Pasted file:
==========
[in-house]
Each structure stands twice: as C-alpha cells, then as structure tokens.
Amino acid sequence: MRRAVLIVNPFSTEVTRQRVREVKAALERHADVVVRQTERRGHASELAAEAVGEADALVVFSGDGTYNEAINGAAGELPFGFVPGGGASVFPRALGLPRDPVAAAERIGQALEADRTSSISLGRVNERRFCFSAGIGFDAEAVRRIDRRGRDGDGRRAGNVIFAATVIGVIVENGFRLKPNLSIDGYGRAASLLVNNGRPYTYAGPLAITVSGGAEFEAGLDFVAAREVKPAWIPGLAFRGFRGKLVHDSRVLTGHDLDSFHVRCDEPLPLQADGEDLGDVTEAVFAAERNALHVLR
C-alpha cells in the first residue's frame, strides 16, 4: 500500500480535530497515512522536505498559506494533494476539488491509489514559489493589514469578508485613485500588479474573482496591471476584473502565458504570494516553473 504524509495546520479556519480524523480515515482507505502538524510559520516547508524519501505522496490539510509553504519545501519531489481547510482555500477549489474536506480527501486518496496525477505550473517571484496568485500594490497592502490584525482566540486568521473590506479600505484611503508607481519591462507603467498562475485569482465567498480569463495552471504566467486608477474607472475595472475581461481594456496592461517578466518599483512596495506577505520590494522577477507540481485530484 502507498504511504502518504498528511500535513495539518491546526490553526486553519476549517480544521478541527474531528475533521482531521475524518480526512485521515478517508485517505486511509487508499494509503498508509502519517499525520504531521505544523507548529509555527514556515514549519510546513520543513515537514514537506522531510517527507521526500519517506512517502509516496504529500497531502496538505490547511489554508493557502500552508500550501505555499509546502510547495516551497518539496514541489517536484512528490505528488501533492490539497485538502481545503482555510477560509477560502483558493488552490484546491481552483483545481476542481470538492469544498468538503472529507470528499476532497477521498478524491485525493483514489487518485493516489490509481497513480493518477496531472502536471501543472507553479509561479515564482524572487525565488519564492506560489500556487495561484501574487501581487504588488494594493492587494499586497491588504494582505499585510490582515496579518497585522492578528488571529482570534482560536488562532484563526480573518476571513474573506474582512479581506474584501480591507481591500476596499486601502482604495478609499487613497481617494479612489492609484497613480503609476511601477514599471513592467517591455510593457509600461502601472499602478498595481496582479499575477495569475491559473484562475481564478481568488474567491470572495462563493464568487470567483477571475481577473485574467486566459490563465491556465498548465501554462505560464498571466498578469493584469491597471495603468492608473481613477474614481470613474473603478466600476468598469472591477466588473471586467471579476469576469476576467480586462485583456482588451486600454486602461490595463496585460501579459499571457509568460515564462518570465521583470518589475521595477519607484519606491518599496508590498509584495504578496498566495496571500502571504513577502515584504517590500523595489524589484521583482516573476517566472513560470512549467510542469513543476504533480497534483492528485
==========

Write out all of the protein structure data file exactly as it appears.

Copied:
[in-house]
Each structure stands twice: as C-alpha cells, then as structure tokens.
Amino acid sequence: MRRAVLIVNPFSTEVTRQRVREVKAALERHADVVVRQTERRGHASELAAEAVGEADALVVFSGDGTYNEAINGAAGELPFGFVPGGGASVFPRALGLPRDPVAAAERIGQALEADRTSSISLGRVNERRFCFSAGIGFDAEAVRRIDRRGRDGDGRRAGNVIFAATVIGVIVENGFRLKPNLSIDGYGRAASLLVNNGRPYTYAGPLAITVSGGAEFEAGLDFVAAREVKPAWIPGLAFRGFRGKLVHDSRVLTGHDLDSFHVRCDEPLPLQADGEDLGDVTEAVFAAERNALHVLR
C-alpha cells in the first residue's frame, strides 16, 4: 500500500480535530497515512522536505498559506494533494476539488491509489514559489493589514469578508485613485500588479474573482496591471476584473502565458504570494516553473 504524509495546520479556519480524523480515515482507505502538524510559520516547508524519501505522496490539510509553504519545501519531489481547510482555500477549489474536506480527501486518496496525477505550473517571484496568485500594490497592502490584525482566540486568521473590506479600505484611503508607481519591462507603467498562475485569482465567498480569463495552471504566467486608477474607472475595472475581461481594456496592461517578466518599483512596495506577505520590494522577477507540481485530484 502507498504511504502518504498528511500535513495539518491546526490553526486553519476549517480544521478541527474531528475533521482531521475524518480526512485521515478517508485517505486511509487508499494509503498508509502519517499525520504531521505544523507548529509555527514556515514549519510546513520543513515537514514537506522531510517527507521526500519517506512517502509516496504529500497531502496538505490547511489554508493557502500552508500550501505555499509546502510547495516551497518539496514541489517536484512528490505528488501533492490539497485538502481545503482555510477560509477560502483558493488552490484546491481552483483545481476542481470538492469544498468538503472529507470528499476532497477521498478524491485525493483514489487518485493516489490509481497513480493518477496531472502536471501543472507553479509561479515564482524572487525565488519564492506560489500556487495561484501574487501581487504588488494594493492587494499586497491588504494582505499585510490582515496579518497585522492578528488571529482570534482560536488562532484563526480573518476571513474573506474582512479581506474584501480591507481591500476596499486601502482604495478609499487613497481617494479612489492609484497613480503609476511601477514599471513592467517591455510593457509600461502601472499602478498595481496582479499575477495569475491559473484562475481564478481568488474567491470572495462563493464568487470567483477571475481577473485574467486566459490563465491556465498548465501554462505560464498571466498578469493584469491597471495603468492608473481613477474614481470613474473603478466600476468598469472591477466588473471586467471579476469576469476576467480586462485583456482588451486600454486602461490595463496585460501579459499571457509568460515564462518570465521583470518589475521595477519607484519606491518599496508590498509584495504578496498566495496571500502571504513577502515584504517590500523595489524589484521583482516573476517566472513560470512549467510542469513543476504533480497534483492528485